Person: Kästner, Abraham
Abraham Kästner was a German mathematician who compiled encyclopaedias and wrote textbooks. He taught Gauss.
Mathematical Profile (Excerpt):
 Kästner wrote his habilitation thesis at the University of Leipzig, and was awarded the qualification which allowed him to teach there in 1739.
 Kästner is not famed for original research but rather he was involved in compiling encyclopedias and in writing textbooks.
 However Kästner was quite unenthusiastic about logic, but this is not surprising for a mathematician of this period who was interested in geometry.
 Perhaps the most important feature of Kästner's contributions was his interest in the parallel postulate which indirectly influenced Bolyai and Lobachevsky too.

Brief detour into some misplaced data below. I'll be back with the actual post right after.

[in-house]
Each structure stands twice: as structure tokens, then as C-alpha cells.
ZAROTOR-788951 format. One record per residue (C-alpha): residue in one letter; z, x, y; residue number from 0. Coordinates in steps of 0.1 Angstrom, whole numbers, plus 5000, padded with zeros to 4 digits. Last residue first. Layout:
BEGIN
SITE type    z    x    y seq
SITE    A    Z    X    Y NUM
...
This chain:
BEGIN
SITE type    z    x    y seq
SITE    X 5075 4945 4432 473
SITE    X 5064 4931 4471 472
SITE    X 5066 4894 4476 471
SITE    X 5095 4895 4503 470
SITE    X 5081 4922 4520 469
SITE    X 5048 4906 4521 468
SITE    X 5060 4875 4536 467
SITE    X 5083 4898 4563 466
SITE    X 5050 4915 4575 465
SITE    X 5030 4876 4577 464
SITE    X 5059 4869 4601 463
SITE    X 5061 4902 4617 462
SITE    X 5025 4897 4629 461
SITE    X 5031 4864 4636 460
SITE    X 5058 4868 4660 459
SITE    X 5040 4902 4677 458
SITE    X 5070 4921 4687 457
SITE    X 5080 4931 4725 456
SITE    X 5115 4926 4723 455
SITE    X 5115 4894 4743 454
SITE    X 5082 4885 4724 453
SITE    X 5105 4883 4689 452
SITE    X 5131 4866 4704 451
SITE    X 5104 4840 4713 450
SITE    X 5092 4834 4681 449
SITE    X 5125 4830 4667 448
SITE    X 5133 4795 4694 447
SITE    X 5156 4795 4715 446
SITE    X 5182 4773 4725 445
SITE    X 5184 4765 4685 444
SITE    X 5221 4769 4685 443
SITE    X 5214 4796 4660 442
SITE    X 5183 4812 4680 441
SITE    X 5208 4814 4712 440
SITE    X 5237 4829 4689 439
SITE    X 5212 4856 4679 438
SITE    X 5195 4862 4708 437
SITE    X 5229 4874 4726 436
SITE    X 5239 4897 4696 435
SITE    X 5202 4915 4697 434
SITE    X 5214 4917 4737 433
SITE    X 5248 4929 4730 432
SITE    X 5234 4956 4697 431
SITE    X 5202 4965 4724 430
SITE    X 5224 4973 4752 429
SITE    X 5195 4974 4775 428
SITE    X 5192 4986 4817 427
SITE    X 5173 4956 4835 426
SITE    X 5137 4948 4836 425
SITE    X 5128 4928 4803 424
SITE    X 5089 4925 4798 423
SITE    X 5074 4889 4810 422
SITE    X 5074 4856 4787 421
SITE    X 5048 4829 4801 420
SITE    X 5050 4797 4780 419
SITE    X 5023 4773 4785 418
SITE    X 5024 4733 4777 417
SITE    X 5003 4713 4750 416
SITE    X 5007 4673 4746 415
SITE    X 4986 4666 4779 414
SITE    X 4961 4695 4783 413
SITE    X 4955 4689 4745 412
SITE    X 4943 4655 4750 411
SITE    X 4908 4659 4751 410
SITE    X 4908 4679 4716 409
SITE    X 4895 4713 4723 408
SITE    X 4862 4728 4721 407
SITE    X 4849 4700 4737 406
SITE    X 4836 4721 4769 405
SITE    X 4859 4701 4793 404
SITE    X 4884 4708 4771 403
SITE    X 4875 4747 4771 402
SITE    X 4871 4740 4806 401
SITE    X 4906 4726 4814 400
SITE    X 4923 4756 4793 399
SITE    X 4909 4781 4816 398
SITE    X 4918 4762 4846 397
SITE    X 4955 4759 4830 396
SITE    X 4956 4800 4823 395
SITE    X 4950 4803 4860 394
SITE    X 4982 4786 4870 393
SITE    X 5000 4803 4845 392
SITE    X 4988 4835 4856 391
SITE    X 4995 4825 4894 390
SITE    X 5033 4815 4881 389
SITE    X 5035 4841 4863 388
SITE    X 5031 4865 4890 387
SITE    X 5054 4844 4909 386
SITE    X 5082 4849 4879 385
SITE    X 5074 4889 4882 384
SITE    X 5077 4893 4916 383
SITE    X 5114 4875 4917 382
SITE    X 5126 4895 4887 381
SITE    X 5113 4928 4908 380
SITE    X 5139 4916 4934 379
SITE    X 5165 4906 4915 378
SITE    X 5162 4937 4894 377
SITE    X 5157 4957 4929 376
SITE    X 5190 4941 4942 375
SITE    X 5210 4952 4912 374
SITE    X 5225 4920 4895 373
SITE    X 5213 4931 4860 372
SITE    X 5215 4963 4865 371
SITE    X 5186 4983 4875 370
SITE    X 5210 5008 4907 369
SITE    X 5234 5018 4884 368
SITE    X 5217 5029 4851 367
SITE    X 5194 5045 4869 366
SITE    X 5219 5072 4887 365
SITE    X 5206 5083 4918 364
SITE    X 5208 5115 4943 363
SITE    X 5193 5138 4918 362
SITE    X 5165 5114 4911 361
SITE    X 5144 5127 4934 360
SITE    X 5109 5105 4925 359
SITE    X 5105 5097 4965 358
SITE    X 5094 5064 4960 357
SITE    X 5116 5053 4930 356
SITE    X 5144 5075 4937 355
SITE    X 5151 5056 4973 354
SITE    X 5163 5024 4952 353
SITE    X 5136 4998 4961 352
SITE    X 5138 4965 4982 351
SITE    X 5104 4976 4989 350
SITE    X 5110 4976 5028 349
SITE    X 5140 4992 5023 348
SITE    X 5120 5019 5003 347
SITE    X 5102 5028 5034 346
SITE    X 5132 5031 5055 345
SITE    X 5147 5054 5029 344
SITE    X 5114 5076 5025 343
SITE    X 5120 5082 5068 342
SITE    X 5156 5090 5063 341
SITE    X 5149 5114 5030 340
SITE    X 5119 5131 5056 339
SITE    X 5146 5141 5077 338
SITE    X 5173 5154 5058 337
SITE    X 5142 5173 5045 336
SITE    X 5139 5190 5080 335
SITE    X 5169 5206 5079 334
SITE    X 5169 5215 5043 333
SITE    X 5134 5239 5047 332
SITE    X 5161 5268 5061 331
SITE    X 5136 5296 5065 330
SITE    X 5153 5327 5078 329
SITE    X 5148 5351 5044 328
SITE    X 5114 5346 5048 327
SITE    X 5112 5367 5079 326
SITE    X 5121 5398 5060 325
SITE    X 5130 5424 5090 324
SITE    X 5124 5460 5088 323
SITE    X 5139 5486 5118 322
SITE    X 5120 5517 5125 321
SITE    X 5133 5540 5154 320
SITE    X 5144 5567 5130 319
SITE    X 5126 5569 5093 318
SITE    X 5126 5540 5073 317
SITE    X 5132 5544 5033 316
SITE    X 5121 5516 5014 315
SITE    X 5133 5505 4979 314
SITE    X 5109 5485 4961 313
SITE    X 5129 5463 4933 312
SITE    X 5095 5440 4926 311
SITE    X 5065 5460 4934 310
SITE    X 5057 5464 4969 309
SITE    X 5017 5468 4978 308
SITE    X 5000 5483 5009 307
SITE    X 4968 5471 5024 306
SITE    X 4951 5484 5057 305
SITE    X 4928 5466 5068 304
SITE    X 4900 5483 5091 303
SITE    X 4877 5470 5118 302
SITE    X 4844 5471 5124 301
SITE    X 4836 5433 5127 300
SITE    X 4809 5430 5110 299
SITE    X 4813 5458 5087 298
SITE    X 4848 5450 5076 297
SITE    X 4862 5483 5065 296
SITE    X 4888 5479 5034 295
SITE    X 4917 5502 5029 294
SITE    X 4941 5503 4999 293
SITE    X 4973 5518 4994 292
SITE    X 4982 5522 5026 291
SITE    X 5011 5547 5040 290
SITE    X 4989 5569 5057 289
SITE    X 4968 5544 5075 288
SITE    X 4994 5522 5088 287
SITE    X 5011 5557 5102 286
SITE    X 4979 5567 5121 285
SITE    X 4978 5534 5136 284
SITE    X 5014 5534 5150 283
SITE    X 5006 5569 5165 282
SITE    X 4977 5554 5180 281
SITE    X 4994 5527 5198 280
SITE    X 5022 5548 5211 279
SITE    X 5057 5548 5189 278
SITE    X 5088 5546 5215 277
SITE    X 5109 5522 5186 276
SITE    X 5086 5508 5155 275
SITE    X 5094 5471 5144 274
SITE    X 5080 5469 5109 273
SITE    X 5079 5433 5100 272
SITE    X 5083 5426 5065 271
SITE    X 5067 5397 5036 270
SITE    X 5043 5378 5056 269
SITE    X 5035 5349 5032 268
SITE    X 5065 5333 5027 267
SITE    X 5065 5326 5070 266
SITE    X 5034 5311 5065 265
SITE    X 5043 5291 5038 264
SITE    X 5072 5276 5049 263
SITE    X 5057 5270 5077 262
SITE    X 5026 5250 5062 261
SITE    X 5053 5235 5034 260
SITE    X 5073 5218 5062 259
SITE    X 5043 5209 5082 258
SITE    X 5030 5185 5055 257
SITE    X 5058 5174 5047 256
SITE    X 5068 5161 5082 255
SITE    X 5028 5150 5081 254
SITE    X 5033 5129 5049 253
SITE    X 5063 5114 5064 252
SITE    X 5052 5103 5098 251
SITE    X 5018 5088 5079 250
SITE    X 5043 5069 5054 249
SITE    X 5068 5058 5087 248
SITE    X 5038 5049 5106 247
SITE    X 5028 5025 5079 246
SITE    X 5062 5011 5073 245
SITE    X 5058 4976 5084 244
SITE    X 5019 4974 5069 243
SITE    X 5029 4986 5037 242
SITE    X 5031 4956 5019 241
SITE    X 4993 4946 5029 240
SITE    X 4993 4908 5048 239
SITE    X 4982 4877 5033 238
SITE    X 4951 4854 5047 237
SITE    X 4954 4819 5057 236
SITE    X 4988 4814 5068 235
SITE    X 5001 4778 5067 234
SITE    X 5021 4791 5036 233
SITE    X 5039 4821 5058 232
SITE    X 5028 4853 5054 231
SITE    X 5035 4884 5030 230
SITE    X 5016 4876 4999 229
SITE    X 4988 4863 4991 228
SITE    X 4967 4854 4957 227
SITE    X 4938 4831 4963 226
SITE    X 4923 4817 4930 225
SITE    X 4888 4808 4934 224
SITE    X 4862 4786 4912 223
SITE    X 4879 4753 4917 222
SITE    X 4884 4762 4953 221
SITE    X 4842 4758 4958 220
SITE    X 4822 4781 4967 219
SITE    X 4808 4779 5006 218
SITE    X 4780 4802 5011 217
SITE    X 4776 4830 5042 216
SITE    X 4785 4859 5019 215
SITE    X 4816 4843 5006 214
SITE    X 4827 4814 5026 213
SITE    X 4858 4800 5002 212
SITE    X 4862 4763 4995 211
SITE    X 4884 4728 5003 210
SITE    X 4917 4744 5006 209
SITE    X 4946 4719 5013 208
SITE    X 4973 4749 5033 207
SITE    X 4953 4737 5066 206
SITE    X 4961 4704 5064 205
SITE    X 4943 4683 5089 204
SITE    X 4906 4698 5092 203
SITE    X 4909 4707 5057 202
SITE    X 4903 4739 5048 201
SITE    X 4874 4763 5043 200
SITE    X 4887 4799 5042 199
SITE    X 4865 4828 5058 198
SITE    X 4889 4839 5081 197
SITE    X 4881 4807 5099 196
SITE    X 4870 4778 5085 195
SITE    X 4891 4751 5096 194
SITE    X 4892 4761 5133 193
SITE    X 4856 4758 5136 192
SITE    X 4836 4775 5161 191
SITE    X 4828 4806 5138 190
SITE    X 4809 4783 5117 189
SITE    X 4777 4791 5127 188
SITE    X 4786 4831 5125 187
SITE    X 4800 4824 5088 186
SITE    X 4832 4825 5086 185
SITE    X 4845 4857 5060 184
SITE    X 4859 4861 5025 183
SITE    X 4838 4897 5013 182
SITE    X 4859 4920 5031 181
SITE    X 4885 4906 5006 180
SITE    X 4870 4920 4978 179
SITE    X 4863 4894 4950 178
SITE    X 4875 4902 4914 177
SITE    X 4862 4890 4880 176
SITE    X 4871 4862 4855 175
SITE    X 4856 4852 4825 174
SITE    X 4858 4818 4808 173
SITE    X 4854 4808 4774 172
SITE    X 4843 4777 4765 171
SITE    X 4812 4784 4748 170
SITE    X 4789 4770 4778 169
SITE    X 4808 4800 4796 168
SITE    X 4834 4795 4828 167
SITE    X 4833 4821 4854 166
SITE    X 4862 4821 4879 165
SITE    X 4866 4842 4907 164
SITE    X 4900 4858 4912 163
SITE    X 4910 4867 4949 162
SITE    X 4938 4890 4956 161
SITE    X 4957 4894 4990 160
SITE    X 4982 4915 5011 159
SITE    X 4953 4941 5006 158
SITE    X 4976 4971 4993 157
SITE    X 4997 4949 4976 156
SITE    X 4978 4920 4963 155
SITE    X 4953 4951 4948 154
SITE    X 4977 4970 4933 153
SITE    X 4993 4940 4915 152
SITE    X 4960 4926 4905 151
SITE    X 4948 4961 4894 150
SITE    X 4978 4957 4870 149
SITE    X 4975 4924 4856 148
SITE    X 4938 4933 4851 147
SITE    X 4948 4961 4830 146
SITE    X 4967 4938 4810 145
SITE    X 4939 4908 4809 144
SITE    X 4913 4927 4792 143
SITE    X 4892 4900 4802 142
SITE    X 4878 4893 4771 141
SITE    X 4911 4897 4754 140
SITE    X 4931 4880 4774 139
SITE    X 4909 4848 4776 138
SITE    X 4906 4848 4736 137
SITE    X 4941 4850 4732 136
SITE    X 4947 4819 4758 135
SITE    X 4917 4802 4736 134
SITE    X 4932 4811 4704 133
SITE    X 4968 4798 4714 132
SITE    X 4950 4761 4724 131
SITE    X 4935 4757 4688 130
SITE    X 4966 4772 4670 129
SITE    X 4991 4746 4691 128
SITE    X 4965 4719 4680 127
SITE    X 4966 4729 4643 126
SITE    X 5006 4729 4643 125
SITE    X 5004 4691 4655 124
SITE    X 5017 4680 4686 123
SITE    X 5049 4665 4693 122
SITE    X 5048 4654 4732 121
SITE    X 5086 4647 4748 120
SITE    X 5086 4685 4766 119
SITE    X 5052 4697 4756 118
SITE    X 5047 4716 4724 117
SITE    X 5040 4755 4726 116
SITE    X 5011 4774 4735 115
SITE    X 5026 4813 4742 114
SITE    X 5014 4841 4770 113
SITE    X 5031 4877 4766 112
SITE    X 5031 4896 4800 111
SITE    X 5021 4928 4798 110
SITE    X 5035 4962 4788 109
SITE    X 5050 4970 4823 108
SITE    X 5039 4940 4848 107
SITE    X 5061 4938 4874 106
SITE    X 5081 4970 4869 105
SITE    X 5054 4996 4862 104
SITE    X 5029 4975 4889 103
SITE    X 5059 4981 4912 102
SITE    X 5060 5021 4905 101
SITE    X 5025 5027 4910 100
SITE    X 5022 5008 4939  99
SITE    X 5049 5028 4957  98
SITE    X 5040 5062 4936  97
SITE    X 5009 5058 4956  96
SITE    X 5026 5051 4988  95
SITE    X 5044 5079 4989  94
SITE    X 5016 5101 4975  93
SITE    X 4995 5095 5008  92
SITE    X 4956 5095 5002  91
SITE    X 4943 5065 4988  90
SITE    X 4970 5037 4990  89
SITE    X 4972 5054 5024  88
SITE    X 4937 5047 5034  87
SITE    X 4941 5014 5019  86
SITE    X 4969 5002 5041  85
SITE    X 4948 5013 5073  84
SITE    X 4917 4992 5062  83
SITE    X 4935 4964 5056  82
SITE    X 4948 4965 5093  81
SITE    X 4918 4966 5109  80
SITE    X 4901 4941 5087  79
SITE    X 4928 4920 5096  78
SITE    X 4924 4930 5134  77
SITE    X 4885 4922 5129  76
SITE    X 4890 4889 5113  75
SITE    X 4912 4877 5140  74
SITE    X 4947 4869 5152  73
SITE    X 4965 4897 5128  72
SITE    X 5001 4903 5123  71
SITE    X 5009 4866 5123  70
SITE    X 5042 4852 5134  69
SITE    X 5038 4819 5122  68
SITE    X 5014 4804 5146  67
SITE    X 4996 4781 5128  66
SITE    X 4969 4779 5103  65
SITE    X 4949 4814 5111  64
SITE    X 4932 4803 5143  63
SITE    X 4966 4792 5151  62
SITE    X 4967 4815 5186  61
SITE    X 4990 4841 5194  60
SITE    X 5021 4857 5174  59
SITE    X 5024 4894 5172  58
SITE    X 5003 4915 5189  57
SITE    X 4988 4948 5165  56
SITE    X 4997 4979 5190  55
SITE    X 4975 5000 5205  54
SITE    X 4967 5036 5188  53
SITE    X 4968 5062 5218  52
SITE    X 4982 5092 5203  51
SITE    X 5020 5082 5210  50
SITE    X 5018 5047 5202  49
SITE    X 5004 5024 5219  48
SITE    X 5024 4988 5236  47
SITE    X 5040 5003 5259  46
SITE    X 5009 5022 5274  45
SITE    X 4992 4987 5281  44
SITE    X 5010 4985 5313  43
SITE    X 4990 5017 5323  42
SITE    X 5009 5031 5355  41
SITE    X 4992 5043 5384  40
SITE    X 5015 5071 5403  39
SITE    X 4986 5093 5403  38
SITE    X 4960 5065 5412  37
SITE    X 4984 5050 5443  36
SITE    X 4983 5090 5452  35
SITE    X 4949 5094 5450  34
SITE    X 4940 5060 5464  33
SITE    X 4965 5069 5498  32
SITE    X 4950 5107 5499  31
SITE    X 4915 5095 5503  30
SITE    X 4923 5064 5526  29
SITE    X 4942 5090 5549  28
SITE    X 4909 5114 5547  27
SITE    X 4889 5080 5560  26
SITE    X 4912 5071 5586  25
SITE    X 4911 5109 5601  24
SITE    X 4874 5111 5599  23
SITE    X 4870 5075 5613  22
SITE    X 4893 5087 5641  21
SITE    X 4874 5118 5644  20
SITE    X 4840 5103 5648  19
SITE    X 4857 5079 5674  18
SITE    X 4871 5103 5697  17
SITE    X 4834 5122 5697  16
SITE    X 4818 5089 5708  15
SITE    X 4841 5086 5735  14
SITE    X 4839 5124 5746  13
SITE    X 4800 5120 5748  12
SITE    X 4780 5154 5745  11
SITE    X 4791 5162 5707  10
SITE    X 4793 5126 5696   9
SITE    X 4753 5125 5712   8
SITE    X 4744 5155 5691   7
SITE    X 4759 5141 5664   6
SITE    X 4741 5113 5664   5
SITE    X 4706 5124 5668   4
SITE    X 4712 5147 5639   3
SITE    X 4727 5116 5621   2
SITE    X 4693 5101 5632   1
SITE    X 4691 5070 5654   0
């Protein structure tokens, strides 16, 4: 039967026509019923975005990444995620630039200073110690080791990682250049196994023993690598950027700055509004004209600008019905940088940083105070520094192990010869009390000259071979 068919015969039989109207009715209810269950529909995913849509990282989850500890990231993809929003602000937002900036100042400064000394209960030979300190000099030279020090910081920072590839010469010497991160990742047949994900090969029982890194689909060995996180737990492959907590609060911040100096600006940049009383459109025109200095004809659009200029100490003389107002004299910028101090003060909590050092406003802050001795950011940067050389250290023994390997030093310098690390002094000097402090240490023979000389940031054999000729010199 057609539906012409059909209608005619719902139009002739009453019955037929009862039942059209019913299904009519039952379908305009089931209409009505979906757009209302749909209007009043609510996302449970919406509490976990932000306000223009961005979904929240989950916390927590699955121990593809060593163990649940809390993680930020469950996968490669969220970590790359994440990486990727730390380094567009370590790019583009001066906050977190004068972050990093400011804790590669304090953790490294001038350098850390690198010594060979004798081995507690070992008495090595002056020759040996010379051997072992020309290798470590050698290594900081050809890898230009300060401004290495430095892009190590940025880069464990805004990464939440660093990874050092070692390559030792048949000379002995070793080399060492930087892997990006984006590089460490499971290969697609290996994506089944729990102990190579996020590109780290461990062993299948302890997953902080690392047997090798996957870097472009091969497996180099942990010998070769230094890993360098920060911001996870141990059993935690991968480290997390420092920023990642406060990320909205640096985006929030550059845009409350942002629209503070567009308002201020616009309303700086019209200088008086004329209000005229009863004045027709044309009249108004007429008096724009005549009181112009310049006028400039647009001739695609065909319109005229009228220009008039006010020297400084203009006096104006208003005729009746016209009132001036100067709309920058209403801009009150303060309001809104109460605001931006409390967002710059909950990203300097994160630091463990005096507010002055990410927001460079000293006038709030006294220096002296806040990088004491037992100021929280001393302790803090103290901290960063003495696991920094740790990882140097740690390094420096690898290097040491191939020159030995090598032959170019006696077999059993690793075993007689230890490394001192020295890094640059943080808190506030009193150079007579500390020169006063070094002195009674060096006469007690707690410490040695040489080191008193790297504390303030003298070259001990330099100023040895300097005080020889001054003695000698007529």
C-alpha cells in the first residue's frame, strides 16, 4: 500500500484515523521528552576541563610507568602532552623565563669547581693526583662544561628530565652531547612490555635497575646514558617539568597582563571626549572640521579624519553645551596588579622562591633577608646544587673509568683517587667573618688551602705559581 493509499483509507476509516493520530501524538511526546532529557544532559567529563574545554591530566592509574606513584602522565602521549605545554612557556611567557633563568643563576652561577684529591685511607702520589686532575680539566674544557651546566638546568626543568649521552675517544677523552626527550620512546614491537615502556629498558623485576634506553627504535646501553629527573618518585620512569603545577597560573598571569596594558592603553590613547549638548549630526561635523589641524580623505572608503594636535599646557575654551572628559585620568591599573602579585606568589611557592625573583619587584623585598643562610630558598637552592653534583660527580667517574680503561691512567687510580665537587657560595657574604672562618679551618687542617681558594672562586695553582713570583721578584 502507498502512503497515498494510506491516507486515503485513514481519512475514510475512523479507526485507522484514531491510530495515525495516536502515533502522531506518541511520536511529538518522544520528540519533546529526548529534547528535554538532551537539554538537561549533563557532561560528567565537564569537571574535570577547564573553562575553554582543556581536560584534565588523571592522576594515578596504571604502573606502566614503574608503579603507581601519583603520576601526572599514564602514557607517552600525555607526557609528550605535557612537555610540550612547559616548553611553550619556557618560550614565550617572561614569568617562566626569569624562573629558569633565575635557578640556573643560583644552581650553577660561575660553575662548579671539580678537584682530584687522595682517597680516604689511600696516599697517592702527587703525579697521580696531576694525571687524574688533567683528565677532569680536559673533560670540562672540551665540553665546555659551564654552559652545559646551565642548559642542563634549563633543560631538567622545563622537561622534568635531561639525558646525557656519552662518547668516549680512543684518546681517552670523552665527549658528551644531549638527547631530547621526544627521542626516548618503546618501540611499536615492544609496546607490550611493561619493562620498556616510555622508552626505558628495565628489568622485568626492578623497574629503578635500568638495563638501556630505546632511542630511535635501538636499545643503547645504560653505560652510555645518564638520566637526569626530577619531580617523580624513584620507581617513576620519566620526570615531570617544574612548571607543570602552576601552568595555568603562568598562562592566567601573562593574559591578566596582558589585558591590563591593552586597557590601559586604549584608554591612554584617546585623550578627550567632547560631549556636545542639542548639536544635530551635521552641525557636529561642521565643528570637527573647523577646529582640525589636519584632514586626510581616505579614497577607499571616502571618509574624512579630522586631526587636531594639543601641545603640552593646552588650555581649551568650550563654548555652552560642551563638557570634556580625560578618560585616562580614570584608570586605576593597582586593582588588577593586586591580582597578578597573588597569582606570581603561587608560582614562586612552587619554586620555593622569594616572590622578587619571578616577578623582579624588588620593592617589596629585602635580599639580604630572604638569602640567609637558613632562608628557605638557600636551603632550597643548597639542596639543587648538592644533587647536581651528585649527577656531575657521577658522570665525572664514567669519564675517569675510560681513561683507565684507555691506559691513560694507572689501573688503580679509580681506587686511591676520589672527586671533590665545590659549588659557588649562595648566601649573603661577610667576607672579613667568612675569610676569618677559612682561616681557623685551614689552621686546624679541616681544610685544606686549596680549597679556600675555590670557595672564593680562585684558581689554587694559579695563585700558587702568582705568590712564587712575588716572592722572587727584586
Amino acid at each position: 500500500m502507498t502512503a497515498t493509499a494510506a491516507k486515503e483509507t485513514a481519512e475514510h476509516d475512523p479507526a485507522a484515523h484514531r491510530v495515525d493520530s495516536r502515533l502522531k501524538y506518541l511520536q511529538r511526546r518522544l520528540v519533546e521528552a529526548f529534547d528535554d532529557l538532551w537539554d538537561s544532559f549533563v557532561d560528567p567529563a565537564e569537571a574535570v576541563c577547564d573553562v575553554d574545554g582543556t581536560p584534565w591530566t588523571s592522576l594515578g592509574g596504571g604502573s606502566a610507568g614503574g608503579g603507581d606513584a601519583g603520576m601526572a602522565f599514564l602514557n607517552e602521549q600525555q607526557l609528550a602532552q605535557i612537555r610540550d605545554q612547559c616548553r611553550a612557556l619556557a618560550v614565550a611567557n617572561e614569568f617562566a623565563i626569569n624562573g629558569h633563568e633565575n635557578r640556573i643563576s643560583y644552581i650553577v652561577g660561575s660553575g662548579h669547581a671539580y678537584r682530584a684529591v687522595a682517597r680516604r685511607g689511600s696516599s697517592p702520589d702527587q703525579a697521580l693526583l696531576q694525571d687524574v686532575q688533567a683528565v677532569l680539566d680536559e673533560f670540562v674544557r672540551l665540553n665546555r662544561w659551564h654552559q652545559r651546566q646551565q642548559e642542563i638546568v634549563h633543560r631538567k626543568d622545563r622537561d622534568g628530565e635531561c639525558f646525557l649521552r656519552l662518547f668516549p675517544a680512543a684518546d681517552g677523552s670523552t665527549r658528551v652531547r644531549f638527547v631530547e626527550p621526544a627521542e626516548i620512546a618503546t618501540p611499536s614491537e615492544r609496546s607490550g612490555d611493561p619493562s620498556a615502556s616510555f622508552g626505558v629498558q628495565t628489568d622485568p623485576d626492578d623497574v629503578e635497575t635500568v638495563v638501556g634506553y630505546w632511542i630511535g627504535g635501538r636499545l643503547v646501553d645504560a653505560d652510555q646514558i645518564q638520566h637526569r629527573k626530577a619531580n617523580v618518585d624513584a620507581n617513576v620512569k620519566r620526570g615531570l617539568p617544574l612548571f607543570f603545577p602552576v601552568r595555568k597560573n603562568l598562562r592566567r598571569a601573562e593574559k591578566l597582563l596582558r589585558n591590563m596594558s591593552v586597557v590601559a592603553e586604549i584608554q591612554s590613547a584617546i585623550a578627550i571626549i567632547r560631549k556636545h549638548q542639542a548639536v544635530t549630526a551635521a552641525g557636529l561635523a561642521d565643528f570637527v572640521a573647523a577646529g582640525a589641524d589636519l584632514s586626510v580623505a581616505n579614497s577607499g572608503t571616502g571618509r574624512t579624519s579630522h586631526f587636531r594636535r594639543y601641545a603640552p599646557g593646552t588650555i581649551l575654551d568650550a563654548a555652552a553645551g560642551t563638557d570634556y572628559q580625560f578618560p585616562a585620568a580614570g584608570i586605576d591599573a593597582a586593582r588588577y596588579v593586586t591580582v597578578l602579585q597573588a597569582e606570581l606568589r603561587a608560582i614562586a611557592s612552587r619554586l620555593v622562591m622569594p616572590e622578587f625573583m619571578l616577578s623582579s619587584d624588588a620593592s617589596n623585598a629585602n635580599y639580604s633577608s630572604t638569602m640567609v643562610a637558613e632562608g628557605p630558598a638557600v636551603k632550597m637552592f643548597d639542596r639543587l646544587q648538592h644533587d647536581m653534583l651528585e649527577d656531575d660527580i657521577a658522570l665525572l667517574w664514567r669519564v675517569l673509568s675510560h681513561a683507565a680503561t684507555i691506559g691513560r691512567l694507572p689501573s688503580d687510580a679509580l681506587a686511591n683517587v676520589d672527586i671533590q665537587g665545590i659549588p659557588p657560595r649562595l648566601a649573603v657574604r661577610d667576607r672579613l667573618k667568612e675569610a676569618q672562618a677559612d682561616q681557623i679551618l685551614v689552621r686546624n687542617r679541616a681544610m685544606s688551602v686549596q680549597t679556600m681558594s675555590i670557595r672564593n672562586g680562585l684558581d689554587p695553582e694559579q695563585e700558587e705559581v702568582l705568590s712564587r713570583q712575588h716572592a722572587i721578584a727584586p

Kästner, in spite of his rather great inclination for Euclid's Elements, based his version of the axiomatics of geometry in his Kompendium on other principles (e.g., on motions) and attempted both to seize on other fundamental properties (continuity, ordering) and to determine the selection of the parallel axiom as a foundation.
Born 27 September 1719, Leipzig, Germany. Died 20 June 1800, Göttingen, Germany.
View full biography at MacTutor
Tags relevant for this person:
Astronomy, Origin Germany
Thank you to the contributors under CC BYSA 4.0!
 Github:

 nonGithub:
 @JJO'Connor
 @EFRobertson
References
Adapted from other CC BYSA 4.0 Sources:
 O’Connor, John J; Robertson, Edmund F: MacTutor History of Mathematics Archive